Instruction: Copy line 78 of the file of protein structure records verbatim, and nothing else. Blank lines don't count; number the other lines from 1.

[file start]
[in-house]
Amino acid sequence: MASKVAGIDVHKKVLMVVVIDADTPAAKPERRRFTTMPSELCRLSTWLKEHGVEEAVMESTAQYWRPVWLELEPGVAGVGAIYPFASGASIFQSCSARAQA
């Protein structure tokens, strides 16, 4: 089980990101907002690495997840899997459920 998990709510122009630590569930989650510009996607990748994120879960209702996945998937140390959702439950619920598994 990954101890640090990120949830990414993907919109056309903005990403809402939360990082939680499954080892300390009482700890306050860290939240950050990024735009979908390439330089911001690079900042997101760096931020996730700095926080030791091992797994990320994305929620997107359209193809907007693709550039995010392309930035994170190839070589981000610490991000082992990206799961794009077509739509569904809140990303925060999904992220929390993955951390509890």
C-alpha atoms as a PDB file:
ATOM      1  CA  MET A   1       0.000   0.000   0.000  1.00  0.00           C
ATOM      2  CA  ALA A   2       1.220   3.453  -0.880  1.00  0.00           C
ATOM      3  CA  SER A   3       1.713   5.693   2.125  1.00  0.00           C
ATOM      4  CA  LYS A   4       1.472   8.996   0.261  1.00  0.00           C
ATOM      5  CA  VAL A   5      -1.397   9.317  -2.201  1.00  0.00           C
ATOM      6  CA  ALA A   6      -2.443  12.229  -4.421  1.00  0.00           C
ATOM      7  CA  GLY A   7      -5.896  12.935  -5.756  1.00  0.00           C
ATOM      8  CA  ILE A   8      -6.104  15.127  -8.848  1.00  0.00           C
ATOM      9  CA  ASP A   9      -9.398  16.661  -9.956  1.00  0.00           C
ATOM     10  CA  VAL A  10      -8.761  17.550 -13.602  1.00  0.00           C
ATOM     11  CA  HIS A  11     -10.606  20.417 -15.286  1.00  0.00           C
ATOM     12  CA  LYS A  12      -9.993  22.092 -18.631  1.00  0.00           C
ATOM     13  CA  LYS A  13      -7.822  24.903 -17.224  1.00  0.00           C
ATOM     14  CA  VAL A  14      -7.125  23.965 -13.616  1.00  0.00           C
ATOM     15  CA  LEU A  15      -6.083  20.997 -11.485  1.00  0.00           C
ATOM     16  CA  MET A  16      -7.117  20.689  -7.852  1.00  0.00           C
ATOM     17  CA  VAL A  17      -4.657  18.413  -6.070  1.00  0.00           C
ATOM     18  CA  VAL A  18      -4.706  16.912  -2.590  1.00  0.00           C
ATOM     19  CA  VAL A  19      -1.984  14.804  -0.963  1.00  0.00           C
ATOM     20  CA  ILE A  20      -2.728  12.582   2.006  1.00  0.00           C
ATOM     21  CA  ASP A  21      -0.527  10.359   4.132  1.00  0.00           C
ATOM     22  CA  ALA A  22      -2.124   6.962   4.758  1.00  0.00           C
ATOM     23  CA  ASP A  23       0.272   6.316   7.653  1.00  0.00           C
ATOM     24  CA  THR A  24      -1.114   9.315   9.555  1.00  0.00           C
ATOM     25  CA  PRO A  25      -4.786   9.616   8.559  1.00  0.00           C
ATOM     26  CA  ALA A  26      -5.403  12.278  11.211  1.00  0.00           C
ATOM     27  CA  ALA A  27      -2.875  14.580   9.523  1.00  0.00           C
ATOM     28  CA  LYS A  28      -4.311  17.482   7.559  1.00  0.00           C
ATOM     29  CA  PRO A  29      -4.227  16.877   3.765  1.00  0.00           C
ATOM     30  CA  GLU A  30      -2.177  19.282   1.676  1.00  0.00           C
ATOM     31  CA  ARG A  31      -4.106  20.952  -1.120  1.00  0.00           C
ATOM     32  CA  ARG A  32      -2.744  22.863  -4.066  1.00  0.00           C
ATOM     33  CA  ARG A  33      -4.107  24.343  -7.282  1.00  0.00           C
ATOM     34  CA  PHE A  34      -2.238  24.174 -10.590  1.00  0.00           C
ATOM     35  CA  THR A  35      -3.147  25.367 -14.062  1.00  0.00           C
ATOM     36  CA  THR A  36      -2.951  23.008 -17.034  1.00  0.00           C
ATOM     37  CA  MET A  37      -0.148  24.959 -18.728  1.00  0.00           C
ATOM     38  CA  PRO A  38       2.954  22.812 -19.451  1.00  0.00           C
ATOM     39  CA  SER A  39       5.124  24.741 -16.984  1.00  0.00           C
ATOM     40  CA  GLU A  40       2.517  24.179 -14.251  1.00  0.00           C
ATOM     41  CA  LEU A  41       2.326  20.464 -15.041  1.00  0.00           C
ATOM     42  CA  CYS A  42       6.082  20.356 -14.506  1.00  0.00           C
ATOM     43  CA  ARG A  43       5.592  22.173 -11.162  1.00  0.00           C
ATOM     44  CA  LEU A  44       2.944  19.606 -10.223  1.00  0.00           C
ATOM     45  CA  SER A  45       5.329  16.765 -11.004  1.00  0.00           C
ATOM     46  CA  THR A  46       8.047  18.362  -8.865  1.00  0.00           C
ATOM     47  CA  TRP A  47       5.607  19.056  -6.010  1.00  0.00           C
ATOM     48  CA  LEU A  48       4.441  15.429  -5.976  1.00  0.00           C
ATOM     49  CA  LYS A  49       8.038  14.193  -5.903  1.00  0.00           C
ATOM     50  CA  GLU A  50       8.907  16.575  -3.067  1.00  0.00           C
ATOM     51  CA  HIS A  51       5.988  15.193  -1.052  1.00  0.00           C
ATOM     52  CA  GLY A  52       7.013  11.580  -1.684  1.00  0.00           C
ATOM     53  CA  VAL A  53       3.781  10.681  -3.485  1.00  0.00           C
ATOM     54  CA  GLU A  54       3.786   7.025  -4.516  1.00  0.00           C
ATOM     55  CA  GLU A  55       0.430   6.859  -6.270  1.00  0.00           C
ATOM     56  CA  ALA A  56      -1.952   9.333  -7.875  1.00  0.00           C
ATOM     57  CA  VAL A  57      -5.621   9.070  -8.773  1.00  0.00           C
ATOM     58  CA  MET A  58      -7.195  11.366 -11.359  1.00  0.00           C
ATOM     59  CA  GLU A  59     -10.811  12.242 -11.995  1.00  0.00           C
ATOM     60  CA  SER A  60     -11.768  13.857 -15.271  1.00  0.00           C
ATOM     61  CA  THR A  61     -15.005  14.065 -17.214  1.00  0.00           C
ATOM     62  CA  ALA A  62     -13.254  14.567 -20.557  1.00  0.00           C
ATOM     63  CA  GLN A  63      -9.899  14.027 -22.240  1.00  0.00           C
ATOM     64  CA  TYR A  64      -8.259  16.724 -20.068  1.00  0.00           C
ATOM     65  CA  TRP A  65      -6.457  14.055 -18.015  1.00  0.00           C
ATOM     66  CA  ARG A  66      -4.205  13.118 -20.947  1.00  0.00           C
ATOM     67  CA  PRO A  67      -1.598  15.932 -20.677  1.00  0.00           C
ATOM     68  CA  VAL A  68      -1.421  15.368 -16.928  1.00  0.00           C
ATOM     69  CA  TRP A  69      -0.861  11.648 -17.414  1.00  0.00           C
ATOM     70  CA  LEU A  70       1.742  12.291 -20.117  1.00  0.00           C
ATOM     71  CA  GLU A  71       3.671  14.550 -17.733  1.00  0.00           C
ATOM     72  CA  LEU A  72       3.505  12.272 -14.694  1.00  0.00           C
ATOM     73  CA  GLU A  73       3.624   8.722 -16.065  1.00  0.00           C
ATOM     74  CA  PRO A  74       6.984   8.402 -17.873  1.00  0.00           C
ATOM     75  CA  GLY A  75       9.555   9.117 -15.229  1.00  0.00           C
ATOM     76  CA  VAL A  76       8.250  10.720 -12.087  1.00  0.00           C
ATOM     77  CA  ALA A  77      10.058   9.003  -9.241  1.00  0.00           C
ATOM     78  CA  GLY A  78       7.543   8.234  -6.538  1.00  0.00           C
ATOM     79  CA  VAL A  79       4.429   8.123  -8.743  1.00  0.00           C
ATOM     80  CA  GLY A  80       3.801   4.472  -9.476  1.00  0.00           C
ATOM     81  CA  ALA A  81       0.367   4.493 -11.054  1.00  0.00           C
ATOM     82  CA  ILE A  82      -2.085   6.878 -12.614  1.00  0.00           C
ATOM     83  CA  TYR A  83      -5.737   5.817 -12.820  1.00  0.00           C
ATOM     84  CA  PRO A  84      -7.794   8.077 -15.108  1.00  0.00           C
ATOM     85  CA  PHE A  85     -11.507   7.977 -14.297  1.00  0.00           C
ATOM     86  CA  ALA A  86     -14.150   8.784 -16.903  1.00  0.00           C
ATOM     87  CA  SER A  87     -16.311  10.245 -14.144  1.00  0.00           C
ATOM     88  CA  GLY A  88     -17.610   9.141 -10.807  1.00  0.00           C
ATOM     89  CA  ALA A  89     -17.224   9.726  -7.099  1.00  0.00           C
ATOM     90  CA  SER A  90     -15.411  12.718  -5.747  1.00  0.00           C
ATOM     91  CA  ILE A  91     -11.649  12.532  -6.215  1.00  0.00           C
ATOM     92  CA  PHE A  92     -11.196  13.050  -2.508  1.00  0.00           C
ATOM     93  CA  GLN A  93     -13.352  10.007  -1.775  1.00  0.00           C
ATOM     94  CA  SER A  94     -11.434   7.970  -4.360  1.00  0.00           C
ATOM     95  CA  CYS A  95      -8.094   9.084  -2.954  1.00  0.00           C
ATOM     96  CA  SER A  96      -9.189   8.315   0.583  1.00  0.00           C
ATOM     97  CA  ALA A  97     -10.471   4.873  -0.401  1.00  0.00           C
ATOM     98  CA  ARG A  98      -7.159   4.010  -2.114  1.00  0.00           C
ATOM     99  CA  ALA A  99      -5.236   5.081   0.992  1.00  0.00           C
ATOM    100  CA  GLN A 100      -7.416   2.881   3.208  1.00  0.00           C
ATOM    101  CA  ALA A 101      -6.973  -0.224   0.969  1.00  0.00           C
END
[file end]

ATOM     74  CA  PRO A  74       6.984   8.402 -17.873  1.00  0.00           C